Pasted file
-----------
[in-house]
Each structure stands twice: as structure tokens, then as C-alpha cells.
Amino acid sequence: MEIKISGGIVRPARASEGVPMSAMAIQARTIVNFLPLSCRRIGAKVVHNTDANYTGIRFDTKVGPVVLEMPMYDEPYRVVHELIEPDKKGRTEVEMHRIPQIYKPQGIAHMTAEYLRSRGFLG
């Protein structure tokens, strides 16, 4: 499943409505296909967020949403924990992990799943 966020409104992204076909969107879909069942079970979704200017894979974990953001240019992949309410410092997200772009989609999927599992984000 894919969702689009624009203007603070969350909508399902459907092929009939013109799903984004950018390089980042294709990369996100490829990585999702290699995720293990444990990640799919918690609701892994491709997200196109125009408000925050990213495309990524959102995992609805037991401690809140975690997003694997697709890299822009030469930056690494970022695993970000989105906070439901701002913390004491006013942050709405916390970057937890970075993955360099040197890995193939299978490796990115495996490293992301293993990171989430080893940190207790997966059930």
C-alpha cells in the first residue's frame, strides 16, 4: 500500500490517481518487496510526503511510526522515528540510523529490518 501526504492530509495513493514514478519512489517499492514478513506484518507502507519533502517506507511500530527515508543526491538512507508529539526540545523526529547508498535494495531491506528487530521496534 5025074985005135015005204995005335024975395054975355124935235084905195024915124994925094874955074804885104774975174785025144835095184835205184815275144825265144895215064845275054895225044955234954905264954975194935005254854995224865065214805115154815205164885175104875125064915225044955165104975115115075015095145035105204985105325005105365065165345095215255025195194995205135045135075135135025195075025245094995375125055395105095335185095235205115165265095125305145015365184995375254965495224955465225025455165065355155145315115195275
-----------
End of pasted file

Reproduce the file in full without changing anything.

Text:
[in-house]
Each structure stands twice: as structure tokens, then as C-alpha cells.
Amino acid sequence: MEIKISGGIVRPARASEGVPMSAMAIQARTIVNFLPLSCRRIGAKVVHNTDANYTGIRFDTKVGPVVLEMPMYDEPYRVVHELIEPDKKGRTEVEMHRIPQIYKPQGIAHMTAEYLRSRGFLG
């Protein structure tokens, strides 16, 4: 499943409505296909967020949403924990992990799943 966020409104992204076909969107879909069942079970979704200017894979974990953001240019992949309410410092997200772009989609999927599992984000 894919969702689009624009203007603070969350909508399902459907092929009939013109799903984004950018390089980042294709990369996100490829990585999702290699995720293990444990990640799919918690609701892994491709997200196109125009408000925050990213495309990524959102995992609805037991401690809140975690997003694997697709890299822009030469930056690494970022695993970000989105906070439901701002913390004491006013942050709405916390970057937890970075993955360099040197890995193939299978490796990115495996490293992301293993990171989430080893940190207790997966059930």
C-alpha cells in the first residue's frame, strides 16, 4: 500500500490517481518487496510526503511510526522515528540510523529490518 501526504492530509495513493514514478519512489517499492514478513506484518507502507519533502517506507511500530527515508543526491538512507508529539526540545523526529547508498535494495531491506528487530521496534 5025074985005135015005204995005335024975395054975355124935235084905195024915124994925094874955074804885104774975174785025144835095184835205184815275144825265144895215064845275054895225044955234954905264954975194935005254854995224865065214805115154815205164885175104875125064915225044955165104975115115075015095145035105204985105325005105365065165345095215255025195194995205135045135075135135025195075025245094995375125055395105095335185095235205115165265095125305145015365184995375254965495224955465225025455165065355155145315115195275